Local pianist takes on challenging compositions

The performance will feature Brahms’ Sonata No. 3 in F Minor and Chopin’s 24 Preludes Op. 28.

By Melonie Magruder / Special to The Malibu Times

Malibu resident and world-renowned classical pianist Yongmei Hu will present two of the most notoriously difficult piano scores on record in her concert at Pepperdine University’s Smother’s Theatre this week. It’s part of the young maestro’s challenge to cast her professional net as widely as possible.

The performance will feature Brahms’ Sonata No. 3 in F Minor and Chopin’s 24 Preludes Op. 28. The Brahms is an especially difficult piece written early in the composer’s career.

“This sonata is so difficult, it is very rarely played in concert,” Hu said in an interview with The Malibu Times. “Only one woman has eve recorded it in the world and it’s written like a symphony with five long movements.”

Hu characterized the second movement alone as being like a romance novel.

“It’s very romantic,” said Hu with a sigh.

Chopin wrote his Preludes in Majorca, off the coast of Spain, where he had fled with author George Sand and her children to escape harsh Parisian winters. When they were first published, critics were confused at the brief, apparently unrelated nature of the pieces, asking, “Preludes to what?”

Today, most musicologists recognize them as perhaps Chopin’s claim to immortality.

“No one has played the Brahms and the Chopin in the same program because they are so challenging,” Hu said. “They go wildly from mood to mood and physically, it’s very fast and exciting.”

Hu, however, doesn’t live in a world peopled with 19th century consumptive composers. She has performed in highly divergent concerts in the past few years¬‚’Äîplaying with the celebrated Guangzhou Symphony Orchestra in China, with the Scottsdale Symphony Orchestra and at Carnegie Hall, as well as in benefit concerts designed to appeal to a wide audience.

Most recently, she played with rocker Melissa Etheridge in a fundraiser for Evelyn Lauder’s Breast Cancer Research Foundation.

“This was produced by the Hard Rock International Foundation and was really fun,” Hu said. “We started in Times Square, then took a pink bus to JFK (Airport) and took a pink plane to Washington D.C. Melissa played and sang on the plane for a bunch of breast cancer survivors.”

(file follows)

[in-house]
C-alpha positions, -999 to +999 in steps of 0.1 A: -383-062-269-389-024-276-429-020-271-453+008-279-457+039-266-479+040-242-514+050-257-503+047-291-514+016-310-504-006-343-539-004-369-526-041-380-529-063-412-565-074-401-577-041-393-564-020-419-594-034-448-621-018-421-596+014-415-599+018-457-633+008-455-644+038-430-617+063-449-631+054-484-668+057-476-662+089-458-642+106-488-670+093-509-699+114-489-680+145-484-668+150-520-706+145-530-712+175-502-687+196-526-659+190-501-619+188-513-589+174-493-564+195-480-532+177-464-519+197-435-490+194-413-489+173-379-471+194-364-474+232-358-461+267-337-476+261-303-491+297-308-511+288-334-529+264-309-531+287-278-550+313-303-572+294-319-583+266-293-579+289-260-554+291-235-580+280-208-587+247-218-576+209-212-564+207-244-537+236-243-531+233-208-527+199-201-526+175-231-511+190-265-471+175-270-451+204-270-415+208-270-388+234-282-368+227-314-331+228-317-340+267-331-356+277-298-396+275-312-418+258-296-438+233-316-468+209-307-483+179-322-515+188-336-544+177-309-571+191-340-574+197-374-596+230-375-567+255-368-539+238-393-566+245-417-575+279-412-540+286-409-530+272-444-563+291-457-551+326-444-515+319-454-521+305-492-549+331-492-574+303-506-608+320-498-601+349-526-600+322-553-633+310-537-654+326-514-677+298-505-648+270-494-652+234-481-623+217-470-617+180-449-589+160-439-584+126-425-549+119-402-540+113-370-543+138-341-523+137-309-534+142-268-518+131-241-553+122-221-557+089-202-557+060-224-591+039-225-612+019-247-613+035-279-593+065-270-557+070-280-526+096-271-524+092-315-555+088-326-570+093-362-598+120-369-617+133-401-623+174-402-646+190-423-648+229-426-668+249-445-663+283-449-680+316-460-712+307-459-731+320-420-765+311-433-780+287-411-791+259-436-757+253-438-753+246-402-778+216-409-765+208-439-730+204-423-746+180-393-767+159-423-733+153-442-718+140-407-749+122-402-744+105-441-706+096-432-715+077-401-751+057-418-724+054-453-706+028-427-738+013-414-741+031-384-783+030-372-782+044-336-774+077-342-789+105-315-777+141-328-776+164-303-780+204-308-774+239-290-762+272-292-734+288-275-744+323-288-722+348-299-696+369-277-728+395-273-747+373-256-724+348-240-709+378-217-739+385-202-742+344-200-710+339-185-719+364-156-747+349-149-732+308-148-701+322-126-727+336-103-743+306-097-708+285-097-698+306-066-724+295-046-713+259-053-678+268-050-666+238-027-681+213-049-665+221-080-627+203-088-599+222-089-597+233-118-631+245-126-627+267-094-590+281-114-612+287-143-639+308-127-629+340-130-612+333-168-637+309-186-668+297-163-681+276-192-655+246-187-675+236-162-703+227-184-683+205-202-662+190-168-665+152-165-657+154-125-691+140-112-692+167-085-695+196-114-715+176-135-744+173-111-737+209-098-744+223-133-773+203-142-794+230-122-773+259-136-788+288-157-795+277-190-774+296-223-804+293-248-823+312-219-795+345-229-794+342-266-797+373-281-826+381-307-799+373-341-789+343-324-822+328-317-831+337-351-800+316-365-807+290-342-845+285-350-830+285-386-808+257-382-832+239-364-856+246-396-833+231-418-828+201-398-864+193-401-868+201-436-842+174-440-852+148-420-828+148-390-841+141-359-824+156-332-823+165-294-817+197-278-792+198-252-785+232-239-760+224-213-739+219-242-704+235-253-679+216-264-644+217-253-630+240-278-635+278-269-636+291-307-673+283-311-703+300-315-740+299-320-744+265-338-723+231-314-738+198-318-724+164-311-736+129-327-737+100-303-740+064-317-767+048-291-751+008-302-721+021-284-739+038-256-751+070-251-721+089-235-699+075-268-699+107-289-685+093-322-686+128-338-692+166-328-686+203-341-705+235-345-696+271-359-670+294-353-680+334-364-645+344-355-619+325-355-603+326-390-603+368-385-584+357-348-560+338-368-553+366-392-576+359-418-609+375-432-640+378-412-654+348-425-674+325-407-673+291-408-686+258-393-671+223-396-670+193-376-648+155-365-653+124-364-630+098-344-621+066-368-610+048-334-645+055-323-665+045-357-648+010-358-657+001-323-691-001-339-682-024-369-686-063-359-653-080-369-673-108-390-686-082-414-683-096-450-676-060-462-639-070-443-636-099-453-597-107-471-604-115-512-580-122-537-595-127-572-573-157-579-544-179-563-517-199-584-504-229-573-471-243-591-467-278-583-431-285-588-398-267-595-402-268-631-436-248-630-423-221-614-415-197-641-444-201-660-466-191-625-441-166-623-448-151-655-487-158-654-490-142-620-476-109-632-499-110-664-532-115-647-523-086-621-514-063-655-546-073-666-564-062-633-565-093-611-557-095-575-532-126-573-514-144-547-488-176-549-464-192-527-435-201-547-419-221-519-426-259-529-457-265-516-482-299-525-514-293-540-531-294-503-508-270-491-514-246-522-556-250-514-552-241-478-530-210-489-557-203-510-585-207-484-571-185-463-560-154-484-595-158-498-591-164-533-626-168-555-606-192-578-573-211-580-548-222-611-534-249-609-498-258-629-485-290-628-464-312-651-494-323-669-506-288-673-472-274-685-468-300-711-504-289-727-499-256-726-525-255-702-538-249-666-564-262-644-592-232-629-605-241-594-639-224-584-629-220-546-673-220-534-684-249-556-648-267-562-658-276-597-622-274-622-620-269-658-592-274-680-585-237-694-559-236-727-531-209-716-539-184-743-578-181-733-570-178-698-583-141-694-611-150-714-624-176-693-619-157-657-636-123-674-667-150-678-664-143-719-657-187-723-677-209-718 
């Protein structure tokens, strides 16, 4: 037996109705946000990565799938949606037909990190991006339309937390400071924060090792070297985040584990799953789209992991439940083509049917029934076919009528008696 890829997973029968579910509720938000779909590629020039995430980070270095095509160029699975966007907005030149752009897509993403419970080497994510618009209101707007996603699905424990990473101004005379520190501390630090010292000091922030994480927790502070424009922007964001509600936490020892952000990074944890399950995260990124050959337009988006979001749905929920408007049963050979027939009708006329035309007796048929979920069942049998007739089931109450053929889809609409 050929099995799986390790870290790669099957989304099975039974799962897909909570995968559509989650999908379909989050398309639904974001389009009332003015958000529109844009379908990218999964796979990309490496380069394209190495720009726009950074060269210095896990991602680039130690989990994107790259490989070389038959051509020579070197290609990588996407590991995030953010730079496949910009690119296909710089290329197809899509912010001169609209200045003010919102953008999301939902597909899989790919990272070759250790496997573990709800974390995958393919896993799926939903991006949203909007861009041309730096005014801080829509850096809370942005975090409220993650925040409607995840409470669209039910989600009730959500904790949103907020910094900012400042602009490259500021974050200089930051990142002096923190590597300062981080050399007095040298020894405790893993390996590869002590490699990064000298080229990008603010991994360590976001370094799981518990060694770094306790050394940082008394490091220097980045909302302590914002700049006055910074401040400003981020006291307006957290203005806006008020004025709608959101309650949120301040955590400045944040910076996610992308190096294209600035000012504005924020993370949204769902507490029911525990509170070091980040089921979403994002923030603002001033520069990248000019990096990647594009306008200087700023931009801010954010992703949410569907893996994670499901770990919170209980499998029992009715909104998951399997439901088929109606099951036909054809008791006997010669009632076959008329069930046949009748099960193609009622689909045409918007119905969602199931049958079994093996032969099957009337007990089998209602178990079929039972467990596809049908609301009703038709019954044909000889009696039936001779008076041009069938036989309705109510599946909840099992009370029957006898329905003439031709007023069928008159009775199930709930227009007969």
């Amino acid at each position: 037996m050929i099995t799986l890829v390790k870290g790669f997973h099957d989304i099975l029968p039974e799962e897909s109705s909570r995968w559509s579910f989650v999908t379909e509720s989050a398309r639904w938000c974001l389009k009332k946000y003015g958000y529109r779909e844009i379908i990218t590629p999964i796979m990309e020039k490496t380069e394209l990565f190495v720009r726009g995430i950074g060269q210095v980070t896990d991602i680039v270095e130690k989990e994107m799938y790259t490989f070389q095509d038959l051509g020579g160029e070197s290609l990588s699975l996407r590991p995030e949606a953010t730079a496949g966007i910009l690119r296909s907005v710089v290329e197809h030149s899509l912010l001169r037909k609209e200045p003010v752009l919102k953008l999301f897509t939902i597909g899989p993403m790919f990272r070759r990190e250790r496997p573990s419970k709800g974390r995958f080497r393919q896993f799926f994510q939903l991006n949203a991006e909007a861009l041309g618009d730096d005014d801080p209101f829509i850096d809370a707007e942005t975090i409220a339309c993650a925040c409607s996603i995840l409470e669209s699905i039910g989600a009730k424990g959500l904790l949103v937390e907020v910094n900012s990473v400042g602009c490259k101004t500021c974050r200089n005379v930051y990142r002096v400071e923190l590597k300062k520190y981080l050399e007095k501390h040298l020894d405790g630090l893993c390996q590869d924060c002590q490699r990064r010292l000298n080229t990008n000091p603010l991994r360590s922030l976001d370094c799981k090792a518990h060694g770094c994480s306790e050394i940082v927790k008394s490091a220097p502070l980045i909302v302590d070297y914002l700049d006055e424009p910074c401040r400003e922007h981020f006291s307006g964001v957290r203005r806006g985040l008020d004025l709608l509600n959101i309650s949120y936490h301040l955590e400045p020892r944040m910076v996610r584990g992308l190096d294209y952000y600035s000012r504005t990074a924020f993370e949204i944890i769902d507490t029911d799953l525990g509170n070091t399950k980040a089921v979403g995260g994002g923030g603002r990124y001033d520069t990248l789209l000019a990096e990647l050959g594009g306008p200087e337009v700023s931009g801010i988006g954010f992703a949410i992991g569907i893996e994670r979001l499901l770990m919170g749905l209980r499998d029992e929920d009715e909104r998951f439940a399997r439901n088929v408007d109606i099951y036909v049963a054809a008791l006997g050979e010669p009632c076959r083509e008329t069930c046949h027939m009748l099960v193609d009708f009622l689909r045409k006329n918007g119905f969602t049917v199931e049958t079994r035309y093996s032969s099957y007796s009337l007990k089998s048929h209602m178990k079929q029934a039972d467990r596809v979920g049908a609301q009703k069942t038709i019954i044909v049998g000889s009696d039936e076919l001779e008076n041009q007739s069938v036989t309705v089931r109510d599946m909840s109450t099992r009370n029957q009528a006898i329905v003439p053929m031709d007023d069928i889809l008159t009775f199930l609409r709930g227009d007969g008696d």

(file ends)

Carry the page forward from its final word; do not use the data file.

That experience led to an introduction to Dennis D’Amico, a guitarist, composer and music producer who has organized concerts for the Garland Appeal, a project to commemorate the life of Linda McCartney, the late wife of Paul McCartney, and to raise money for breast cancer research.

D’Amico, in turn, has produced concerts for a number of jazz artists and asked Hu to appear with comedian Chevy Chase (an accomplished jazz pianist), Kenny Rankin and Bobby Caldwell in a fundraiser in Phoenix in 2008. A collaboration was born, with Hu providing the classical influence and D’Amico et al. bringing multiple talents together for fundraising concerts and symposiums.

D’Amico’s Dream Makers Music produced Hu’s first CD, which will be released at the Pepperdine concert (Hu will be signing CDs after the concert).

“I met Yongmei through Chevy Chase, who told me she was really good,” D’Amico said in phone interview while at the airport. “When she plays onstage, it’s such a whole new world, I knew we should work together.”

Hu and D’Amico collaborated on a recent project to produce classical music for a multicultural children’s foundation called Alphabet Kids. Hu is also set to head the classical brand for D’Amico’s You Rock Media Group – a new production company with a focus on charity.

“After I heard Yongmei play, I knew I wanted to do a record with her,” D’Amico said. “So I said, what do you want to do and she said, ‘Something with Schubert and Mussorgsky.’ Well, it’s not my usual thing, but I believe a producer has to open it up to the artists because they will select what they do best. Yongmei’s involvement with You Rock will only get younger kids into classical music. Which is what we need to do for kids’ education today.”

Hu, whose piano instruction for children and adults is heavily in demand, couldn’t agree more.

“At my Pepperdine concert, parents can bring their children and get a free ticket for them with one adult purchased ticket,” Hu said. “This is my hometown preview for a world tour and I want plenty of children to come and enjoy this wonderful music.”

Yongmei Hu performs Brahms and Chopin in the Smothers Theatre at Pepperdine on Friday, at 7:30 p.m. Tickets can be obtained by calling 310.506.4522 or through Ticketmaster.

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